The Sound of Silence

I’m starting to feel a bond with the guy who suggests the Daily Post’s topic each day. Today’s is “Do you prefer to talk or text?” but again he says it’s ok if it doesn’t fit with my blog’s general topic, (“e.g., if your blog is about your vow of non-communication with the world”.)

The guy’s like a muse…

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Novice Brother Tinman walked through the giant doors of the abbey, which closed behind him.

They took his case of belongings, swapped his clothing for a woollen and surprisingly scratchy cassock, then brought him in to have a tonsure shaved into the back of his head – a process which sadly did not take as long as it might have, say, ten years ago. Then they took him to the simple cell in which he planned to spend the rest of his years, hopefully at peace.

It had all started simply enough. Like many people he had enjoyed the simple pleasure, at Christmas, of watching The Sound of Music. Over time, though, it had taken over his life. At first it had just been long strolls over high hills. But things had got worse. He felt a continuous urge to steal engine parts from German-made cars, and then confess. He organised puppet-shows for his quickly dwindling circle of friends. He dressed his children in curtains and made them perform elaborate songs at bedtime. He presented reports for work in brown paper packages, tied up with string. He wrote blog posts like this one, although he knew that they would fill his head with irritating songs for hours afterwards.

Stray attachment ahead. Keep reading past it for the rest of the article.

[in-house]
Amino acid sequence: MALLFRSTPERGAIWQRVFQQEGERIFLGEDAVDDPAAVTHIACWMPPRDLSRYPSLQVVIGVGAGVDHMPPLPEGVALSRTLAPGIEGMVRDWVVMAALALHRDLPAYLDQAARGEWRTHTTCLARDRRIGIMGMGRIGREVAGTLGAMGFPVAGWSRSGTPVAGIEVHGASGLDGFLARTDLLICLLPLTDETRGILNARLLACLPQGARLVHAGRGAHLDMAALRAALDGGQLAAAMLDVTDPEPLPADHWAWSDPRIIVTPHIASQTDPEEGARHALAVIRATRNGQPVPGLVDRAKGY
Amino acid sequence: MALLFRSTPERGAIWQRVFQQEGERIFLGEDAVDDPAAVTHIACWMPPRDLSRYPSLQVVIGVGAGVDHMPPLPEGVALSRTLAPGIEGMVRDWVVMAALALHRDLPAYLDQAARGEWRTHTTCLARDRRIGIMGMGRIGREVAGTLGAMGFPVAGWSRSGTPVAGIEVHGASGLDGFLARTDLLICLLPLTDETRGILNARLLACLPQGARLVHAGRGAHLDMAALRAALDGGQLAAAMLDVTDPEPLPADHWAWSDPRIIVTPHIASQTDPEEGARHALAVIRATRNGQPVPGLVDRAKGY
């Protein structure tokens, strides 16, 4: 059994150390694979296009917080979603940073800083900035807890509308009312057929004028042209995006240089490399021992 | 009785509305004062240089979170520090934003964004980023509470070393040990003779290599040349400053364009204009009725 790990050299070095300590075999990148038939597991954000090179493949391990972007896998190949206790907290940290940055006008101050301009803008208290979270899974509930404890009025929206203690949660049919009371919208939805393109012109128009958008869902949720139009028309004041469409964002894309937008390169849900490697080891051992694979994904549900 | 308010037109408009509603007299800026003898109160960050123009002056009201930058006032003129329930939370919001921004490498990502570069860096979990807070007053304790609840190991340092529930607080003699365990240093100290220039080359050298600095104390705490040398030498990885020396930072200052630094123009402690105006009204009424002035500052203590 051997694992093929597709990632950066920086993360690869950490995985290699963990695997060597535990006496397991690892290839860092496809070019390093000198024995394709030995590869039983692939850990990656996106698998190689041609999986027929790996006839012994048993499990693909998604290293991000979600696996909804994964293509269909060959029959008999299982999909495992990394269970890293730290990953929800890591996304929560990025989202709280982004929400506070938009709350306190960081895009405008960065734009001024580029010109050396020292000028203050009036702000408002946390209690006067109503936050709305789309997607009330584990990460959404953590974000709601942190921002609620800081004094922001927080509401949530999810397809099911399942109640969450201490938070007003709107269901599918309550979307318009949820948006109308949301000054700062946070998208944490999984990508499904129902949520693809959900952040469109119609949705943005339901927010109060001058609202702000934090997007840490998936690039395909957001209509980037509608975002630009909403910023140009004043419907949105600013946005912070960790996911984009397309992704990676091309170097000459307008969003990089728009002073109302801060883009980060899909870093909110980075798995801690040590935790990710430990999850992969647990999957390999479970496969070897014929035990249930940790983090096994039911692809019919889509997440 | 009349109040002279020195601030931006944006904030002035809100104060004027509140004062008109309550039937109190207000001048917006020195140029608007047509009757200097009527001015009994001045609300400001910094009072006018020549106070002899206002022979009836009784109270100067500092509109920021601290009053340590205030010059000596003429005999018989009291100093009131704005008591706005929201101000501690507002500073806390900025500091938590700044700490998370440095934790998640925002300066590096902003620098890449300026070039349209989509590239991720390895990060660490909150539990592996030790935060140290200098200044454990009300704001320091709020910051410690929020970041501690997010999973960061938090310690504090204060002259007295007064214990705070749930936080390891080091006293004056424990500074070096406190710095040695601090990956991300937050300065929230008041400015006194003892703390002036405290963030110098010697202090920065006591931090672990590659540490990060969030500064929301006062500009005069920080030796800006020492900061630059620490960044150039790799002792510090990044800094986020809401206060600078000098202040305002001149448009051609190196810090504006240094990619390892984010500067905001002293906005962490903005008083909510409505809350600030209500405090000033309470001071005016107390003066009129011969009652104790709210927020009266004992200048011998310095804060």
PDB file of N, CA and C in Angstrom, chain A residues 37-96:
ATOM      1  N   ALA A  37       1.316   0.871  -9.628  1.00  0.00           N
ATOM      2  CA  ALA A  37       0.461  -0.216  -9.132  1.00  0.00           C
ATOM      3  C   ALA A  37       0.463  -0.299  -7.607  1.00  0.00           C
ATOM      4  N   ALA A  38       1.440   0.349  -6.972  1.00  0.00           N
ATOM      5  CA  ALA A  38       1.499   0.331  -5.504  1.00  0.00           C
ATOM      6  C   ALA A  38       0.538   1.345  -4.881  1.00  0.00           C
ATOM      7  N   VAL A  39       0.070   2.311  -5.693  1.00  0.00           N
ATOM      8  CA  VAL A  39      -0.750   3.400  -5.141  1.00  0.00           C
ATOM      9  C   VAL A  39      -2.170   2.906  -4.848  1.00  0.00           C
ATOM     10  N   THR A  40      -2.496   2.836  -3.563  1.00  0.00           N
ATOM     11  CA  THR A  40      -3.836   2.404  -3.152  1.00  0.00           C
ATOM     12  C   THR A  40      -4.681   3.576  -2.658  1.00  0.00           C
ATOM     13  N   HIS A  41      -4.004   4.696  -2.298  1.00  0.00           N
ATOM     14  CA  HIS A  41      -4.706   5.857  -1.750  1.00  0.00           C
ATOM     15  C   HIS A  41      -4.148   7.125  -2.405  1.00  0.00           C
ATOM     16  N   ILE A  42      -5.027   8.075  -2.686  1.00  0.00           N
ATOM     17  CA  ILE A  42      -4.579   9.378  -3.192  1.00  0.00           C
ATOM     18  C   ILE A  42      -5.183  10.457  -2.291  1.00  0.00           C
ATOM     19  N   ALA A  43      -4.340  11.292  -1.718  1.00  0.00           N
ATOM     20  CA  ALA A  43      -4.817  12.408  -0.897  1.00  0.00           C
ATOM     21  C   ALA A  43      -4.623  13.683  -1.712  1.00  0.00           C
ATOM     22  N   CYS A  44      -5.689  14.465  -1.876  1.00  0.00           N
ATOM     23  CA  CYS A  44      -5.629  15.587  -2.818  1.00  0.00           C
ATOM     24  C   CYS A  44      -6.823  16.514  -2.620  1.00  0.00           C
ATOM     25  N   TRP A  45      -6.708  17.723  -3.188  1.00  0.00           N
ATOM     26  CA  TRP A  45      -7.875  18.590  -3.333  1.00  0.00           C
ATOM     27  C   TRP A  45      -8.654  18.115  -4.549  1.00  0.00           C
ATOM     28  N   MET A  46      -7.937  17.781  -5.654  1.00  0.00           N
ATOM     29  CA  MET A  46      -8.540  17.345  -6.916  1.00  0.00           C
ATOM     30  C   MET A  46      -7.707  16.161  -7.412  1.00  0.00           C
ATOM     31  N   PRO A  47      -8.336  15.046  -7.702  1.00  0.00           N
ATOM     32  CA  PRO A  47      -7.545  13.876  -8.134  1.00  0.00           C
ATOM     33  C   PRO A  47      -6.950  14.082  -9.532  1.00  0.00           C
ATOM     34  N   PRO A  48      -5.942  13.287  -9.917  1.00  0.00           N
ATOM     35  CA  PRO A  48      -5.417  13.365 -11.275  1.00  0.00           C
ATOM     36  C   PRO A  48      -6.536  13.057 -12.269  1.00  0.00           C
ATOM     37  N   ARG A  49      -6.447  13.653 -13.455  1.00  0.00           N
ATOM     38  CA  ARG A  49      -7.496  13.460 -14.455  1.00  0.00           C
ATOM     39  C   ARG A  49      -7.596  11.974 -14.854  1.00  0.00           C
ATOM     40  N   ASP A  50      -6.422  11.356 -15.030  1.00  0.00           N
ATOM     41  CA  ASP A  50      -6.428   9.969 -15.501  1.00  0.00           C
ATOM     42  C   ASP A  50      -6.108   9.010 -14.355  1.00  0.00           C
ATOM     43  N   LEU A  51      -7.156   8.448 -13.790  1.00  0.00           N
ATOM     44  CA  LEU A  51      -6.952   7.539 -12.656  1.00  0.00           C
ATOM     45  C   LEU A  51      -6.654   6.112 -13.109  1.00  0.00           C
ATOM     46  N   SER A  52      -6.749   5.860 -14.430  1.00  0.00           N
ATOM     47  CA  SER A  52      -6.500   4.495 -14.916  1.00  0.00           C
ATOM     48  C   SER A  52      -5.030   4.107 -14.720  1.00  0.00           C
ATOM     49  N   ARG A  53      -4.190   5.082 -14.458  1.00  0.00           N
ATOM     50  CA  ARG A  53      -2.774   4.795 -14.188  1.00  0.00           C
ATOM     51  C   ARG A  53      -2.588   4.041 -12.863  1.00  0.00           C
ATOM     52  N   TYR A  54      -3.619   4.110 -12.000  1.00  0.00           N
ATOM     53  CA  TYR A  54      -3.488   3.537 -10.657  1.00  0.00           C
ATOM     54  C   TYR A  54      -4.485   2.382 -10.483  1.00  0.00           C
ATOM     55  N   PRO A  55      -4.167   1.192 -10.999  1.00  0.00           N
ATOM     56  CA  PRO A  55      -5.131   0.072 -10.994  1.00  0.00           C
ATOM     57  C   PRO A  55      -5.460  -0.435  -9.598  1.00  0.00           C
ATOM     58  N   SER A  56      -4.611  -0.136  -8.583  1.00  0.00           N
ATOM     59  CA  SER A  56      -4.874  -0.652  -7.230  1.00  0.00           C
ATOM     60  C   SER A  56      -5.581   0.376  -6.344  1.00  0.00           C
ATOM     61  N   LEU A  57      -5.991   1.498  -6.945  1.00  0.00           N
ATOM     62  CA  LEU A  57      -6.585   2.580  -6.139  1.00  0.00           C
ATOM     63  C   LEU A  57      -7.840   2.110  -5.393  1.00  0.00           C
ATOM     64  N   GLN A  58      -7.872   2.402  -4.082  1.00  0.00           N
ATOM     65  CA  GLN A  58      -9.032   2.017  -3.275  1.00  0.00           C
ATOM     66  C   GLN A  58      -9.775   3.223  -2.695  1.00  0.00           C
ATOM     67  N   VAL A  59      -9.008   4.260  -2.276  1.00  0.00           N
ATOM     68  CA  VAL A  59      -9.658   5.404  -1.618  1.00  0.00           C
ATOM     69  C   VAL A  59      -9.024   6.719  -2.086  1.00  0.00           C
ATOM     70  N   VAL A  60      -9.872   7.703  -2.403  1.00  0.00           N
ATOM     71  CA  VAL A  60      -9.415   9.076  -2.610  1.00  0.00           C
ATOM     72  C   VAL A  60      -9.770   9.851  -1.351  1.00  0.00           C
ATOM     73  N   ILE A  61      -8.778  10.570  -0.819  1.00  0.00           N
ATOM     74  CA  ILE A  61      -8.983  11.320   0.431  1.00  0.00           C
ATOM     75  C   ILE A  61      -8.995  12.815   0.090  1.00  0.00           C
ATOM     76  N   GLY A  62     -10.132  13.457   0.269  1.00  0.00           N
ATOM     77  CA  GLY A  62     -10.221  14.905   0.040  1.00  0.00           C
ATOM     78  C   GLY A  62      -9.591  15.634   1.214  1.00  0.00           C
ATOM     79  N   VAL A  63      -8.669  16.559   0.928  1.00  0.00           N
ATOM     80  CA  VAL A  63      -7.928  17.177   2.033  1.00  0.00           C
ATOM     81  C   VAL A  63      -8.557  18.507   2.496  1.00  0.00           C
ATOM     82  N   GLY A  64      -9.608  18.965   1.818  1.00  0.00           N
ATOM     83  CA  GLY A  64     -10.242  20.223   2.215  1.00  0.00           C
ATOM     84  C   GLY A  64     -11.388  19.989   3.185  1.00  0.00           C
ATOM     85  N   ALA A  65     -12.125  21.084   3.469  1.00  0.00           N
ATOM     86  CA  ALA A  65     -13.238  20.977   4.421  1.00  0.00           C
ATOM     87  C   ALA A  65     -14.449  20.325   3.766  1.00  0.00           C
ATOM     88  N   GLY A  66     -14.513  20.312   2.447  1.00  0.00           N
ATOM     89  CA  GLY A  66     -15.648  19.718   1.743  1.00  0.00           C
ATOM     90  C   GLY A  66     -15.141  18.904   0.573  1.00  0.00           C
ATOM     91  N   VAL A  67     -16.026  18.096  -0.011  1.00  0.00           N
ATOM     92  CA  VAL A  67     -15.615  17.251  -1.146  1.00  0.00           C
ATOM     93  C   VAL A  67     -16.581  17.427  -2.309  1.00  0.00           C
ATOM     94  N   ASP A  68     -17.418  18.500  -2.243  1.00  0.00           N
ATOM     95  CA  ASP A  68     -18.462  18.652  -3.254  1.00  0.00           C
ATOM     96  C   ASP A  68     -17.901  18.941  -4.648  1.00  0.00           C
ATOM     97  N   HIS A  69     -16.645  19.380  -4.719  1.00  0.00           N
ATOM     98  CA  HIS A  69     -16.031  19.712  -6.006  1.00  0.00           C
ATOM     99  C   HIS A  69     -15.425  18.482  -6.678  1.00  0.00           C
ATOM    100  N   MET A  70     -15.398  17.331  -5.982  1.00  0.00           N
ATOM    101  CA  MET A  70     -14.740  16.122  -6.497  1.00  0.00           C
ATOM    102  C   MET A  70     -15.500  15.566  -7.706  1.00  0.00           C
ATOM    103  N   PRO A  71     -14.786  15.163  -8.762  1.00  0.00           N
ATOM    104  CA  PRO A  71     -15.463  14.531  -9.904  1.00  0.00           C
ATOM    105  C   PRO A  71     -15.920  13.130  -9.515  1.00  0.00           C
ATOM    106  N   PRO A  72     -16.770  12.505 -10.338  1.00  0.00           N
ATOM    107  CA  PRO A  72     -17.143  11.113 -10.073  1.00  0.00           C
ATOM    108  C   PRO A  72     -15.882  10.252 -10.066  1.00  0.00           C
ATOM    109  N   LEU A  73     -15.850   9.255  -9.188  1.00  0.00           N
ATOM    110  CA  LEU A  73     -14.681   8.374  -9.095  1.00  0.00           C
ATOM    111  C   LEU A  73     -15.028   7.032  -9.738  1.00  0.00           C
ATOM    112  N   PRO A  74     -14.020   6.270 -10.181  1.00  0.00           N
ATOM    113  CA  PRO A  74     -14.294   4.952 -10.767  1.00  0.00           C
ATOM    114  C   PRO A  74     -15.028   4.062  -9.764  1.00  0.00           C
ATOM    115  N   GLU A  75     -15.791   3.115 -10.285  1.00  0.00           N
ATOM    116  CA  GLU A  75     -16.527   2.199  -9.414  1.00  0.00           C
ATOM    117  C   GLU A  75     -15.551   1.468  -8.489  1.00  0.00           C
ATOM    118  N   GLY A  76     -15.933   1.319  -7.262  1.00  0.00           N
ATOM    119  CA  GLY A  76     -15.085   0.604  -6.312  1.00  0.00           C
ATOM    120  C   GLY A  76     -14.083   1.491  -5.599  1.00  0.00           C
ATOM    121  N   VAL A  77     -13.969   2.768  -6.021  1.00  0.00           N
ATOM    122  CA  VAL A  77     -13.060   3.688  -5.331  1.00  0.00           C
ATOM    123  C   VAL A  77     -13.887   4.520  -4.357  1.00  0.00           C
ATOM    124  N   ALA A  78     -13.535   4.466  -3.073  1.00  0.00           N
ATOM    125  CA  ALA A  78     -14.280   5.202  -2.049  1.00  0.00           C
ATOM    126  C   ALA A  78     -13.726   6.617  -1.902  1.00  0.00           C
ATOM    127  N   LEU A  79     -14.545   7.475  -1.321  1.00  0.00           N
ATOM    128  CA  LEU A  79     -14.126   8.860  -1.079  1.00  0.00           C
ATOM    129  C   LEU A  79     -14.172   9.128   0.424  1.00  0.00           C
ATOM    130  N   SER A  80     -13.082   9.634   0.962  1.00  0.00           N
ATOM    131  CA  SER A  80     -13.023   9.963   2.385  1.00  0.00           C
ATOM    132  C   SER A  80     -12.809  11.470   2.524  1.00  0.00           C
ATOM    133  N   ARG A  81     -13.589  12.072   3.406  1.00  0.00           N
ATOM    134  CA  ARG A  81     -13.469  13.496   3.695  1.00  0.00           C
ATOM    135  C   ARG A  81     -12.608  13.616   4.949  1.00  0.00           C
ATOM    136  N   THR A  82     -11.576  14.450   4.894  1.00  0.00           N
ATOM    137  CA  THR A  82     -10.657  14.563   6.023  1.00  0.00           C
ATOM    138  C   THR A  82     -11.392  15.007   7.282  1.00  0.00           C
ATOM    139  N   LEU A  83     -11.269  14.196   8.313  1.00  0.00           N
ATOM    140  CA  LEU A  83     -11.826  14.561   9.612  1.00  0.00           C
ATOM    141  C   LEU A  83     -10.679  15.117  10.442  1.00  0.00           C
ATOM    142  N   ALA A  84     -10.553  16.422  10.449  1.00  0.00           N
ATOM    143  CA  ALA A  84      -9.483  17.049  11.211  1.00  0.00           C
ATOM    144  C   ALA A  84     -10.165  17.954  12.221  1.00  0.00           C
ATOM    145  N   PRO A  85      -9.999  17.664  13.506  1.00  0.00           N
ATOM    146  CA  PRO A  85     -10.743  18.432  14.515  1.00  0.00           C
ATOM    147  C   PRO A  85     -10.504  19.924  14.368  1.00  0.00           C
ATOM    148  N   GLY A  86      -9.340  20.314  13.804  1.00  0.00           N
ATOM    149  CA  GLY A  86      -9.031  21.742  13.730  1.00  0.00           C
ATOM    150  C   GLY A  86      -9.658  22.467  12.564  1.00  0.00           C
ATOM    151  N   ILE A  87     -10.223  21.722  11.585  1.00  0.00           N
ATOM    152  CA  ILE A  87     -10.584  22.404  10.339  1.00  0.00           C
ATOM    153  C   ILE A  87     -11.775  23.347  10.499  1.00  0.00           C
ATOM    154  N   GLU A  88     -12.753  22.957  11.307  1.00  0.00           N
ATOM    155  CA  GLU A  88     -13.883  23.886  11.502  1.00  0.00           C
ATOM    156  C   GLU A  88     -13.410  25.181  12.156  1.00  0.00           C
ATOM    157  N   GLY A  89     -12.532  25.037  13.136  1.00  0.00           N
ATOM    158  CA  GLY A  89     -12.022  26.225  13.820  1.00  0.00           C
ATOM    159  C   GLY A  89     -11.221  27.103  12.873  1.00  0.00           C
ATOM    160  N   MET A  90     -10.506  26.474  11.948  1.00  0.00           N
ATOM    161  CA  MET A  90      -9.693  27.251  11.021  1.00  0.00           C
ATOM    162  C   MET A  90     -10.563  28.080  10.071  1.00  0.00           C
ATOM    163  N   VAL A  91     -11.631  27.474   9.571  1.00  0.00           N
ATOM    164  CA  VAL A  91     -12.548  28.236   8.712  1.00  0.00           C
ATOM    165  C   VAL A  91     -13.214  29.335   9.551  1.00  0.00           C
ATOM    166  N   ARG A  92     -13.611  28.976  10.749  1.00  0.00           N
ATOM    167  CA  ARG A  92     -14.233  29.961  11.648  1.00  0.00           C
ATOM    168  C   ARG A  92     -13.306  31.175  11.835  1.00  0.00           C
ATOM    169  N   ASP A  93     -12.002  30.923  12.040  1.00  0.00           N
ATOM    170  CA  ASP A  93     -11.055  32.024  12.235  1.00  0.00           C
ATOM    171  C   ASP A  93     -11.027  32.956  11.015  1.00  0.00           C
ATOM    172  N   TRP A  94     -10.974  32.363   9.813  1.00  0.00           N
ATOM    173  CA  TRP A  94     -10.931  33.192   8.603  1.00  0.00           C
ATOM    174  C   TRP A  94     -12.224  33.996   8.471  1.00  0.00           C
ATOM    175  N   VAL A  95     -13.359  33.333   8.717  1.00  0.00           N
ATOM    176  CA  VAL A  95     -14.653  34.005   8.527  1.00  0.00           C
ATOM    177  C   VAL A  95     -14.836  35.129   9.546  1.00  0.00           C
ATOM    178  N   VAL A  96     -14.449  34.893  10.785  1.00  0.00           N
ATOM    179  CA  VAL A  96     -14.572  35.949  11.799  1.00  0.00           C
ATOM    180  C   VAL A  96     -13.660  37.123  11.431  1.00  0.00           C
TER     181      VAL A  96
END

Then one day he heard of a small religious order that could help him. He joined the VonTrappist Monks.

These fellow sufferers gathered each morning in the chapel where, in the light of candles made by grinding down the hated Edelweiss, they gathered to intone songs by Metallica and AC/DC, or anything else totalling lacking in cloying sweetness. In other words, they did not maintain a vow of absolute silence, since experience had taught them that silence is unsuitable if the chapel is on fire, or if you look up the Pope’s latest epistle on the internet and accidentally come across Julie Andrews’ Twitter site, or if one of your mates comes out of the toilet with the back of his cassock stuck into his underpants.

Indeed, conversation was encouraged, such as who might win the league this year, or whether Transformers 2 is the worst film ever made, or how many angels can dance on the head of a pin, or indeed why they might want to. The only rules were that there should be no mention of raindrops on roses, forging every stream or having confidence in confidence alone. One Novice once spoke unthinkingly of having met a lonely goatherd, and was never seen again.

Tinman soon felt at home. In time, he hoped, he would be able to hear someone say “sixteen” without feeling impelled to add “going on seventeen”. In time, he hoped, he would think of dough as a means of baking bread, and not as a deer (a female deer). In time he hoped to learn the ultimate truth, which is that when the dog bites, or when the bee stings, a sharp rap with a rolled-up newspaper is usually the best policy.

He hoped he’d be an asset to the abbey.

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One thought on “The Sound of Silence

  1. Grannymar

    Oh, I see Novice Brother Tinman skipping along the cloisters with the long wooden beads hanging from his waist, tapping his knee as he went in time to the music in his head.

    Reply

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